Other objects of the invention will in part be obvious and will in part appear hereinafter. The invention accordingly comprises the apparatus possessing the construction, combination of elements, and arrangement of parts which are exemplified in the following detailed disclosure, and the scope of the application of which will be indicated in the claims.
For a fuller understanding of the nature and objects of the present invention, reference should be had to the following detailed description taken in connection with the accompanying drawings wherein:
FIG. 1 is a schematic diagram partly in block form of one embodiment of the invention; and
FIG. 2 is an end view of the storage device of FIG. 1.
Referring now to FIG. 1, there is shown one form of the invention comprising means for reducing the time interval of an input message by a factor of n so as to increase the average audio frequencies of the message by that factor, and shown typically at a well known tape recorder 18 which is capable of recording a message at a given speed and of reproducing the message at a higher speed.
Means for time sampling the speeded-up message is formed of cathode ray tube (CRT) 20 of the type having four input terminals including terminal 22 which connects with the internal intensity control such as a grid or cathode of the CRT, and is connected to recorder 18 or other source of the interval-shortened message (in electrical waveform) which is to be time-compressed. The other three terminals of the CRT are respectively connected to the usual four deflection plates such that one pair of orthogonal plates (X, Y) are connected together and to terminal 24, the other two plates (X and Y being electrically separated and connected respectively to terminals 26 and 28;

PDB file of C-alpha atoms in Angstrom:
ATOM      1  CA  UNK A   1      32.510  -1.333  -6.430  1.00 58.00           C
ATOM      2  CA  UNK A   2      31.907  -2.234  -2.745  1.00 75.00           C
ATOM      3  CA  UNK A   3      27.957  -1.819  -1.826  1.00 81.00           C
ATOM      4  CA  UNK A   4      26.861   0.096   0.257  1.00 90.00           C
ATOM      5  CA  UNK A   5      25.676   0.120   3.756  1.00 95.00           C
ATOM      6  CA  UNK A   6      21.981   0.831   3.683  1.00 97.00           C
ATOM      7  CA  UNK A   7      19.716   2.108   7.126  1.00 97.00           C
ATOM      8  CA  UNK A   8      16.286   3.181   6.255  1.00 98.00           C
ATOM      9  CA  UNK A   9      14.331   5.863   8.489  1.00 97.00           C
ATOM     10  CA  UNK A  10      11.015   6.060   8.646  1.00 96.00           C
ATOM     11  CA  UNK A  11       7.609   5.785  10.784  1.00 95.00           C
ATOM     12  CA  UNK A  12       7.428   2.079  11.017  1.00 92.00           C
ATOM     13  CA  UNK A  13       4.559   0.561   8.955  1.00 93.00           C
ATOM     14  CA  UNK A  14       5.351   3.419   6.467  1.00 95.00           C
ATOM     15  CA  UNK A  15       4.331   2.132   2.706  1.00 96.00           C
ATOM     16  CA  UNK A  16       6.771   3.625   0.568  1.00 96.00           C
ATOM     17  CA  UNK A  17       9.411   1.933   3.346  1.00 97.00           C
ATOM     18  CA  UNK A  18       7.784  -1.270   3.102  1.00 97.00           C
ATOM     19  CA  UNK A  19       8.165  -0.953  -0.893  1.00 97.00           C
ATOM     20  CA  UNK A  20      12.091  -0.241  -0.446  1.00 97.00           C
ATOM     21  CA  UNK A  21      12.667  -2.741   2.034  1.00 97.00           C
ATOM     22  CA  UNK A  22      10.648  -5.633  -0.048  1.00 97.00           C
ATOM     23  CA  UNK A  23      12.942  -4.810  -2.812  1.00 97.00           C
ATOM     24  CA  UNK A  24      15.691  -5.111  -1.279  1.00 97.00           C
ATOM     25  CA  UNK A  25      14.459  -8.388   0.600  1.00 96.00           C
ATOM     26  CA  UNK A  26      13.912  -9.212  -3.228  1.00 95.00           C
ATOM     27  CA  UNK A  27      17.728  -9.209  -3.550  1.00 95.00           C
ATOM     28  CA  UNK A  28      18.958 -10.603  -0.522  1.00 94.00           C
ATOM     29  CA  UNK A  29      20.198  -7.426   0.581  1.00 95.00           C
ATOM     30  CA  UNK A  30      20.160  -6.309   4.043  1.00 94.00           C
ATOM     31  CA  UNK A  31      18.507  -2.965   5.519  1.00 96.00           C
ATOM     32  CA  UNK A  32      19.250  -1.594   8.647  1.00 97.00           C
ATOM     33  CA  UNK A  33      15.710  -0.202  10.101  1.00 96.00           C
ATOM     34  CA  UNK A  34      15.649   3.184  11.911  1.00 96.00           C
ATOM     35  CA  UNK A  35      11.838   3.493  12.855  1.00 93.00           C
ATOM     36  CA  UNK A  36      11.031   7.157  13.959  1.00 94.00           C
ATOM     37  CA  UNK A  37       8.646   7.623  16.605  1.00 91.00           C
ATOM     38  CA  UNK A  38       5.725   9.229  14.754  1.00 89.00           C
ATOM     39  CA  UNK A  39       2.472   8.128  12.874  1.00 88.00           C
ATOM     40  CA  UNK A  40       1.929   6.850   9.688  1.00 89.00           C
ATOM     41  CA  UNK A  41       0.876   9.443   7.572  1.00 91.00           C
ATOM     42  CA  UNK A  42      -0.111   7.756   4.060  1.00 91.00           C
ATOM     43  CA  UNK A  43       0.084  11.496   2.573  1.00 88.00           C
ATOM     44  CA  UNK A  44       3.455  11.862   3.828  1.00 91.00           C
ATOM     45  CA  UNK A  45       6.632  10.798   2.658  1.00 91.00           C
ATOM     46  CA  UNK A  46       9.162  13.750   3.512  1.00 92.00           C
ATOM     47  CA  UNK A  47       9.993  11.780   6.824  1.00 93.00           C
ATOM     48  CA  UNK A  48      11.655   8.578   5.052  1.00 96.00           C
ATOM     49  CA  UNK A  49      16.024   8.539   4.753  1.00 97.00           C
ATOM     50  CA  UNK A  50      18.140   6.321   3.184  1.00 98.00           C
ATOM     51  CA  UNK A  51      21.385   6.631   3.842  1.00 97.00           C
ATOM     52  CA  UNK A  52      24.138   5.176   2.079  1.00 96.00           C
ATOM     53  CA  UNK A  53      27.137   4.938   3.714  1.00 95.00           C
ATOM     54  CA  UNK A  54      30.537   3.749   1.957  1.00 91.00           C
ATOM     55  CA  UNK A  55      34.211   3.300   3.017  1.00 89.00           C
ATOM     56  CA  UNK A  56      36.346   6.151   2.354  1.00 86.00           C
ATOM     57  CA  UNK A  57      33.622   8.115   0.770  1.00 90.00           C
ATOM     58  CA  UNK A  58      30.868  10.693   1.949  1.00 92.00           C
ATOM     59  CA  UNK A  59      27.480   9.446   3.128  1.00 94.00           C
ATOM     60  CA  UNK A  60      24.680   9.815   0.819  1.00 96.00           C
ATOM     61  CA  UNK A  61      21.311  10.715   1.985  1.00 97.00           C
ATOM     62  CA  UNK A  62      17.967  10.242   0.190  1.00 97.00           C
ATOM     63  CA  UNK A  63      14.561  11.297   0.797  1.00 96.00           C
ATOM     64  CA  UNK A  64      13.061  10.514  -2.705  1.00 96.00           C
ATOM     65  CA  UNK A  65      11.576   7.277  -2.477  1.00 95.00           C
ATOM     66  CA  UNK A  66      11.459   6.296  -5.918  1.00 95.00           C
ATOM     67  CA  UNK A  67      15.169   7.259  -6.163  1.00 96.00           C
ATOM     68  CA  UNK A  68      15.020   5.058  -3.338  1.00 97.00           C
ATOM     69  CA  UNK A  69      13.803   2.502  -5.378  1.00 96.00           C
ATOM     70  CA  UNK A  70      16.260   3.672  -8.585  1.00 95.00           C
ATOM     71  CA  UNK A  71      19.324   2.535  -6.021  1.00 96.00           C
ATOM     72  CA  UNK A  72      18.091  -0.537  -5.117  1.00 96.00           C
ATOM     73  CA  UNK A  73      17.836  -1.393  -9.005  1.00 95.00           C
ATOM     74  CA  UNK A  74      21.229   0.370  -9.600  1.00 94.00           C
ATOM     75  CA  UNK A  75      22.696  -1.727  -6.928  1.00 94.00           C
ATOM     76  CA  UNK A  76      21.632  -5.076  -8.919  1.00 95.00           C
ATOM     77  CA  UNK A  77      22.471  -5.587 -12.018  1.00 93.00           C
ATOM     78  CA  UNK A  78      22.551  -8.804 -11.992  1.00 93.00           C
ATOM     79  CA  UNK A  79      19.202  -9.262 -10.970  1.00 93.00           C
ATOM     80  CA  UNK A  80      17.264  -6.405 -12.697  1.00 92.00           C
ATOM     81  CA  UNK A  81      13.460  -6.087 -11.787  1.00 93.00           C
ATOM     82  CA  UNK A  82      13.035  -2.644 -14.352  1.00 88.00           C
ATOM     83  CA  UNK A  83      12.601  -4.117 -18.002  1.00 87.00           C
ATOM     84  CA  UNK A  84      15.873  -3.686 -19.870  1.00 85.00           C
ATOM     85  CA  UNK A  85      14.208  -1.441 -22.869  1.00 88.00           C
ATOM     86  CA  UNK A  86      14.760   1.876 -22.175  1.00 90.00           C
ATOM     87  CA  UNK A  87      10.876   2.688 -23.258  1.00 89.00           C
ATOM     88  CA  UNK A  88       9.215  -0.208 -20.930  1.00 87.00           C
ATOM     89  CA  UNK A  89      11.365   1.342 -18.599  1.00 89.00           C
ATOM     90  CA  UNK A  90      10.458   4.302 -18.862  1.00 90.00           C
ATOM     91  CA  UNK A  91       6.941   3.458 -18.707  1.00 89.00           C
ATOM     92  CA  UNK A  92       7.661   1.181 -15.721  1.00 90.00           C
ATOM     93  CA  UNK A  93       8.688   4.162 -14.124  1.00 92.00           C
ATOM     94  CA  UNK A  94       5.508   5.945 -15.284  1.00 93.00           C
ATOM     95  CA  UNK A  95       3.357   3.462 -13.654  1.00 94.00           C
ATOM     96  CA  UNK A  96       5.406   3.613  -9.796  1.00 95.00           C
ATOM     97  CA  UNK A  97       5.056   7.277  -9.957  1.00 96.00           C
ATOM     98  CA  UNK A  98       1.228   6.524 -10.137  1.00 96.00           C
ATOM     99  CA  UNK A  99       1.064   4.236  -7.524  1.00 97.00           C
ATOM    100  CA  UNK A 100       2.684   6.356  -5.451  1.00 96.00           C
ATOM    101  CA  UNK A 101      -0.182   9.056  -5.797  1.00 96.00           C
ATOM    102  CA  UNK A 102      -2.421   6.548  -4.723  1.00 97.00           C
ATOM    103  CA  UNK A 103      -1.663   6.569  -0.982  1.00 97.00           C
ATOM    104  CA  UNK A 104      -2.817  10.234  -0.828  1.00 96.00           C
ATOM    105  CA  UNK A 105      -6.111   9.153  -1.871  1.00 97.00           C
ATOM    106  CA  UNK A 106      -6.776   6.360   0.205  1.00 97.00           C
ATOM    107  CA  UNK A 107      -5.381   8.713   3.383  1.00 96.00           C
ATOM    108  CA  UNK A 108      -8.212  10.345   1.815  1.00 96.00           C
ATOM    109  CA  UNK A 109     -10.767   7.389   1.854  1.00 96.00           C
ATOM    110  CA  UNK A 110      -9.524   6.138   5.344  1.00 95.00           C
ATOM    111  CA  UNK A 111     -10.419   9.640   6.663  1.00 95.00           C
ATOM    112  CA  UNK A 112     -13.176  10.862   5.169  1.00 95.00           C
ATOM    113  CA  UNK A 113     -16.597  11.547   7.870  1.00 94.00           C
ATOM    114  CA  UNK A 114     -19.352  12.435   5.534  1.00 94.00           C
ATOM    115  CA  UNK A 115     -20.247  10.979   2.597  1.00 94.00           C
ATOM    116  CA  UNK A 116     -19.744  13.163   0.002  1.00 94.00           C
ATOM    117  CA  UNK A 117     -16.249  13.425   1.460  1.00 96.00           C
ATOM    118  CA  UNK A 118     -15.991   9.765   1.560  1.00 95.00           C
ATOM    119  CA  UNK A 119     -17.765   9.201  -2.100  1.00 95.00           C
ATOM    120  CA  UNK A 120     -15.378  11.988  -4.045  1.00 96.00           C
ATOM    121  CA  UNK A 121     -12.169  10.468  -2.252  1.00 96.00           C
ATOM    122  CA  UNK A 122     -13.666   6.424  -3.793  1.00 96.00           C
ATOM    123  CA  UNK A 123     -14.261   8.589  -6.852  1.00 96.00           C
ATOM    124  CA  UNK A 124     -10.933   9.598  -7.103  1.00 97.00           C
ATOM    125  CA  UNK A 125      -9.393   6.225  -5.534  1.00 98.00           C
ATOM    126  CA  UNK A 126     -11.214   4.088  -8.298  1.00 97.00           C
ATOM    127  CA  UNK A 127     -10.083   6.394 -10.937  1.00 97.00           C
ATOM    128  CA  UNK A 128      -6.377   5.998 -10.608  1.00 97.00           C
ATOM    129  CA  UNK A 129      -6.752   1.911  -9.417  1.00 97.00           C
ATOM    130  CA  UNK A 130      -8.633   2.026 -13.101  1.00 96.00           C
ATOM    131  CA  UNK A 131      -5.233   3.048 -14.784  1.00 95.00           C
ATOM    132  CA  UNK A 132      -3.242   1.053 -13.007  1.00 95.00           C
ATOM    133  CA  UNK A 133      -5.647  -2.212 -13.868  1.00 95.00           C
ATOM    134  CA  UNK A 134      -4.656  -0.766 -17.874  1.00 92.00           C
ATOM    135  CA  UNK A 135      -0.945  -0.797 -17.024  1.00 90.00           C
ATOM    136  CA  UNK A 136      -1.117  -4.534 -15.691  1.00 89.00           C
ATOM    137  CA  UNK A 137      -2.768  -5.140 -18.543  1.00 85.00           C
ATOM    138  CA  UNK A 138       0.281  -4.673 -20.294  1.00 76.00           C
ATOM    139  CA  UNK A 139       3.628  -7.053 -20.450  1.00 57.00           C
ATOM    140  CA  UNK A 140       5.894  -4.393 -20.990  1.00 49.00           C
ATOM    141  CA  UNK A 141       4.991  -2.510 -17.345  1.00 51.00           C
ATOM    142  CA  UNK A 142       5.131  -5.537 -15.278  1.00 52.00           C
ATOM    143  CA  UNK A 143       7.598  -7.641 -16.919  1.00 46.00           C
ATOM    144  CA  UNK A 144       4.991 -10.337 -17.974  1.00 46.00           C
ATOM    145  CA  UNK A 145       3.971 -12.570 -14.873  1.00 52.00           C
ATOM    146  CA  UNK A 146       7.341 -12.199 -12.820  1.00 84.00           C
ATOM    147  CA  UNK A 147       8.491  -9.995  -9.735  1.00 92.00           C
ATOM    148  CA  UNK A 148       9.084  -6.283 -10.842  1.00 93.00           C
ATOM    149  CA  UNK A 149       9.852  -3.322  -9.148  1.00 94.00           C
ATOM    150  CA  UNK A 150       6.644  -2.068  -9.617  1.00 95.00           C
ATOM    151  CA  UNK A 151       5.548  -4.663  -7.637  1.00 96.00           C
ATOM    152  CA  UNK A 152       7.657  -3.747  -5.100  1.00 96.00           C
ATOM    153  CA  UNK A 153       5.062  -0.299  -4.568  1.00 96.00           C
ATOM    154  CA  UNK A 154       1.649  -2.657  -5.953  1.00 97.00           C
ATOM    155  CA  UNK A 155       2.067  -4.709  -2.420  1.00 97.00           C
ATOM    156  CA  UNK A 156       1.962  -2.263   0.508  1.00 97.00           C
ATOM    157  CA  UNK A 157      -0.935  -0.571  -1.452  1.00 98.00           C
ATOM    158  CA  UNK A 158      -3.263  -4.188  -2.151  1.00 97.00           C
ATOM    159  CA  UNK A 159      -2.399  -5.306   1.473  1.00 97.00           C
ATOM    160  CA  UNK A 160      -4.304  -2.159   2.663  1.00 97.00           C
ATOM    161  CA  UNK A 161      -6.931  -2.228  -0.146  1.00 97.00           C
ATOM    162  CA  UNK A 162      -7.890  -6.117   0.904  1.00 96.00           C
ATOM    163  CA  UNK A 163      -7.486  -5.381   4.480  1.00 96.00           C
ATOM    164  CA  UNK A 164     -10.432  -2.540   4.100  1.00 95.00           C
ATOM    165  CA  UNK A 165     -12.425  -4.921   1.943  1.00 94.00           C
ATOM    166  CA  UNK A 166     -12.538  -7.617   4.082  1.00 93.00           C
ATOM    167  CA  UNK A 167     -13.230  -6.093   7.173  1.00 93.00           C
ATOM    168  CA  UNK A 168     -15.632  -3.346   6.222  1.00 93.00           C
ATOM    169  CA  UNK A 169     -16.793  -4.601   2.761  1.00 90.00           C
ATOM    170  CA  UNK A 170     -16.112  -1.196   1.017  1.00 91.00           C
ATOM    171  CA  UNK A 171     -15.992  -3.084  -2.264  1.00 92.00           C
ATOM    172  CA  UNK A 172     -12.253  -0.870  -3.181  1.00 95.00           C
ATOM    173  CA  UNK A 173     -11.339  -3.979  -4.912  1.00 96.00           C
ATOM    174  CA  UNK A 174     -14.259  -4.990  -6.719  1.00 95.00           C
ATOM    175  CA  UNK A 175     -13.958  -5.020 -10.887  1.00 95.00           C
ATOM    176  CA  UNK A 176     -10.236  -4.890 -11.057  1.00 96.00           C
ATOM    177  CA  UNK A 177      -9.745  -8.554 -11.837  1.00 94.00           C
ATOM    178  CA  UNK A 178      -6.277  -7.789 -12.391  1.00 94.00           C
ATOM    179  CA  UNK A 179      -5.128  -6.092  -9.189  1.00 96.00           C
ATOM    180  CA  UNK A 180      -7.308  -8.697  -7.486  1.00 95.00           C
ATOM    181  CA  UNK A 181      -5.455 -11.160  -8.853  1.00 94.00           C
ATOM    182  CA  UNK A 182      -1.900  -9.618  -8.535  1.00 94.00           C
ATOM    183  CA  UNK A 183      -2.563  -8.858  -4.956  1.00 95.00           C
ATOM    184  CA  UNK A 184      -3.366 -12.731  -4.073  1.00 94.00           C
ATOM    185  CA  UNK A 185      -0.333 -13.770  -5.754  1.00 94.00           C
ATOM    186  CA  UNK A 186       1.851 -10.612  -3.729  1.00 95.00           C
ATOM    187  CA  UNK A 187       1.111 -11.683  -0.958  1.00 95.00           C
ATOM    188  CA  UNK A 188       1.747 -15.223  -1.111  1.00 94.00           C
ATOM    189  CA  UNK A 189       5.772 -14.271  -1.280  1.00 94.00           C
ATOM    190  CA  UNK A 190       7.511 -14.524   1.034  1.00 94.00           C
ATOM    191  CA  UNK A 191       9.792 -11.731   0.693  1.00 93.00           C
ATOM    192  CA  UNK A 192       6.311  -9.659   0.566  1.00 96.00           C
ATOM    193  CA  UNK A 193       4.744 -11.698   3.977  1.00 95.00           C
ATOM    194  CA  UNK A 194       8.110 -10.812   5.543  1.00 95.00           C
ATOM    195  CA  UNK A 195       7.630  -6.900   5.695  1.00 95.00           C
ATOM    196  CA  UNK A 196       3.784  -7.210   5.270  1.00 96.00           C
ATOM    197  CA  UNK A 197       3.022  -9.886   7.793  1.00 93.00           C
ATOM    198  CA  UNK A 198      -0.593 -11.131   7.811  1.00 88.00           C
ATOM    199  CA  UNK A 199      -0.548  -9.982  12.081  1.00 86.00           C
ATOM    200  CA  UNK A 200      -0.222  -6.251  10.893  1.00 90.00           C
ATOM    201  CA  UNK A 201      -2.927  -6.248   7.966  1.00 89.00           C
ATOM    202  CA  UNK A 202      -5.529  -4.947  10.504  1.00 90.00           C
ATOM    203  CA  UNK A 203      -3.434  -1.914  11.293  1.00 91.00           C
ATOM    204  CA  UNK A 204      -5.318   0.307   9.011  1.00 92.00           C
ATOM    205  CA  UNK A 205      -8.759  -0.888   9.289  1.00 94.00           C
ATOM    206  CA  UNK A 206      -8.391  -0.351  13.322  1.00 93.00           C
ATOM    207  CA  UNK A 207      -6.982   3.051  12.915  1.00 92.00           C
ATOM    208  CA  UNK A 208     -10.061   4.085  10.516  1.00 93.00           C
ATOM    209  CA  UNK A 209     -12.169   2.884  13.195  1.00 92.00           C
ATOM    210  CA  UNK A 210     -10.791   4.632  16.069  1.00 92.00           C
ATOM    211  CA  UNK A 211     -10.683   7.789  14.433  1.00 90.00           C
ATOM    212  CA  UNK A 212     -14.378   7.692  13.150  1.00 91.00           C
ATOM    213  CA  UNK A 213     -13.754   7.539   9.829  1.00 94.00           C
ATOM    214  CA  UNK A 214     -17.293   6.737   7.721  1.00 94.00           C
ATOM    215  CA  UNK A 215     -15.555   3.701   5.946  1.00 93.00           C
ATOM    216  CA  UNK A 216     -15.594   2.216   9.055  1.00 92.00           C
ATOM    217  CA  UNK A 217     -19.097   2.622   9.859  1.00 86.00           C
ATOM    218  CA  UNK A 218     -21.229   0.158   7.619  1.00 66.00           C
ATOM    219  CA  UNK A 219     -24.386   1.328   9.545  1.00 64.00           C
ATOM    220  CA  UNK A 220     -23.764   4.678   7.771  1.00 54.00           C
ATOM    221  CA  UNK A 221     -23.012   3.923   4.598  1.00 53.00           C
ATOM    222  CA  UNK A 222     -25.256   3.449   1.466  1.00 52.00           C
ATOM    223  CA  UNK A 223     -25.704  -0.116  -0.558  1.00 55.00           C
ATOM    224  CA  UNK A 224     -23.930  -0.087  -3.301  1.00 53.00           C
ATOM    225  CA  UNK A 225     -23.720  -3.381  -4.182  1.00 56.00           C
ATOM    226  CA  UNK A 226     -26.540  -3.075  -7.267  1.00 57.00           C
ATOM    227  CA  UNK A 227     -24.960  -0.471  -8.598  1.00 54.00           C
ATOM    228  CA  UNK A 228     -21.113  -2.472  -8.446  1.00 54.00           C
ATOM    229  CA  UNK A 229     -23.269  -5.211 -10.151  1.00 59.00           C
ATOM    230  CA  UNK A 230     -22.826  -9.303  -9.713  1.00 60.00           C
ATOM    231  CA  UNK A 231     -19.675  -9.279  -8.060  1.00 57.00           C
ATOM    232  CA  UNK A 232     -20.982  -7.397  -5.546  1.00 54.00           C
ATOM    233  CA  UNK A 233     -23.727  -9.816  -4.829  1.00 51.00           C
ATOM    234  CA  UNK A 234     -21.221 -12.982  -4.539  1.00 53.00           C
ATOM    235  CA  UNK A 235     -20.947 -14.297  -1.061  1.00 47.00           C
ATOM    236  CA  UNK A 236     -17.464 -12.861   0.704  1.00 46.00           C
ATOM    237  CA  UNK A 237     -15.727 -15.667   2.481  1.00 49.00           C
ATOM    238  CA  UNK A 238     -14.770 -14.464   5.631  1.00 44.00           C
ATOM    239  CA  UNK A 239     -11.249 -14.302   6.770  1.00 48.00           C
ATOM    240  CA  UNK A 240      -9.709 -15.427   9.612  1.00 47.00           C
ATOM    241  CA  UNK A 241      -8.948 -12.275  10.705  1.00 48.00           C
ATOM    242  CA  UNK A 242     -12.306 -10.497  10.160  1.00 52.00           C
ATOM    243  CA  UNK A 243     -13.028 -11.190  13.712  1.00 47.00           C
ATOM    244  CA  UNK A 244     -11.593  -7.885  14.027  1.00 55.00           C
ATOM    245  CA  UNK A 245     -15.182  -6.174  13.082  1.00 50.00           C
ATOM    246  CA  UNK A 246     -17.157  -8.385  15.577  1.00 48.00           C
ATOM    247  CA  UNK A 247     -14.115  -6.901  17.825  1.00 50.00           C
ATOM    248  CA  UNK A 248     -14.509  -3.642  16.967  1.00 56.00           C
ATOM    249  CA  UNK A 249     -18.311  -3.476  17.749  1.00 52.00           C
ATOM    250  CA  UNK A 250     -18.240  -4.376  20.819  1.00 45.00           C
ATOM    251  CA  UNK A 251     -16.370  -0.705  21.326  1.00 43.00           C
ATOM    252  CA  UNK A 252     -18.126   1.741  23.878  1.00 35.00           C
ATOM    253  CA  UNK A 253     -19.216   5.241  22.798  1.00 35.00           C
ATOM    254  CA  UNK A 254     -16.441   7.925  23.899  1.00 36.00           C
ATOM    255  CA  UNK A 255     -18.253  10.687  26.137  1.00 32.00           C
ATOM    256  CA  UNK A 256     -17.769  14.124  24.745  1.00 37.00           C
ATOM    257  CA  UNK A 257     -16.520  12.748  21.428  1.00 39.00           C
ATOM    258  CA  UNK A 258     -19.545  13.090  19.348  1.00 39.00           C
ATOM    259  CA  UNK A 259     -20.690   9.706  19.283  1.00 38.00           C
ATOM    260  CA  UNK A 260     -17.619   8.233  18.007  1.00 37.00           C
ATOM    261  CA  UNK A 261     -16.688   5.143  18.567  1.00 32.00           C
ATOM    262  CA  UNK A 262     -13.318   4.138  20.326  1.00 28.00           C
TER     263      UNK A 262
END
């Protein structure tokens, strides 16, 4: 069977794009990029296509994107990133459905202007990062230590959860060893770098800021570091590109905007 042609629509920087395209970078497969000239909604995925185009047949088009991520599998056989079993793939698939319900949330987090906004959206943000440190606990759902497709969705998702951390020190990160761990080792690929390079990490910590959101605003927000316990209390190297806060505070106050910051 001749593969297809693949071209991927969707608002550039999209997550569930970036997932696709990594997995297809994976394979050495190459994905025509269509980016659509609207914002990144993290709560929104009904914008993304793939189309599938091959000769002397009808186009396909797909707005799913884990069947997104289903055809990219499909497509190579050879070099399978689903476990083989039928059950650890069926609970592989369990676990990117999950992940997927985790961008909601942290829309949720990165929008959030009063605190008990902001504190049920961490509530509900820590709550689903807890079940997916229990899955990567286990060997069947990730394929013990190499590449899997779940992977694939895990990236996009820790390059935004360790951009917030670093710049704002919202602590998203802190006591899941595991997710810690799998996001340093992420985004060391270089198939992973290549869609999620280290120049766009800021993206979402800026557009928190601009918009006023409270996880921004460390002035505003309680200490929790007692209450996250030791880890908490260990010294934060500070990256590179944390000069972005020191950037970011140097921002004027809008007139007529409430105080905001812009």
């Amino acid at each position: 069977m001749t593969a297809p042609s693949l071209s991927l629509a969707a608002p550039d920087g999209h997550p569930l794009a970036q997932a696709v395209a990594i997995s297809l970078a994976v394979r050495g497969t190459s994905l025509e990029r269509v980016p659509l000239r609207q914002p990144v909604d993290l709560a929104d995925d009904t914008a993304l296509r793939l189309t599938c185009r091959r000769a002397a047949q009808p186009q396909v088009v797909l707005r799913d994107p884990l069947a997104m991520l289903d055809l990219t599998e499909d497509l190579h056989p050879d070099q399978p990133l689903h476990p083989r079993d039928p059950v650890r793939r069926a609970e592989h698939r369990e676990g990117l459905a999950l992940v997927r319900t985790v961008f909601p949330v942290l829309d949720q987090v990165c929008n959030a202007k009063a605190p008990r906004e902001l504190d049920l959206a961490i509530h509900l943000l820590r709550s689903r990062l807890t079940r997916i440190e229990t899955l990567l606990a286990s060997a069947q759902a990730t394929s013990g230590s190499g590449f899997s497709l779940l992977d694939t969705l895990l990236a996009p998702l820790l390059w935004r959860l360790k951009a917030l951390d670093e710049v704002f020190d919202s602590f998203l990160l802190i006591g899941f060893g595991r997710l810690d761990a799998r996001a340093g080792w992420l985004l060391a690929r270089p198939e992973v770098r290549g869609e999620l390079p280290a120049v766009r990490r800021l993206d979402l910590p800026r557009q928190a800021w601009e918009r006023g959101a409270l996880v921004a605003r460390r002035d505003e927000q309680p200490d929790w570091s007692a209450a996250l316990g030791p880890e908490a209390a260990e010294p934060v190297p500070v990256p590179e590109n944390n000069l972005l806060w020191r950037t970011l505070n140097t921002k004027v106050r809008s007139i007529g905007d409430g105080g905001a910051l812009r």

Means are included for establishing two locations at which the data impressed at terminal 22 can be stored. To this end, a cyclic or AC signal source 30 is provided, being connected across primary winding 32 of transformer 34. The latter has a center-tapped secondary winding 36 (or two seriesconnected windings). The center tap 38 is connected to X, Y, terminal 24 of the CRT. Terminal 26 is connected through capacitor 40 to center tap 38, and also through resistor 42 to one end of secondary winding 36. Terminal 28 is connected through resistor 44 to center tap 38, and also through capacitor 46 to the other end of winding 36.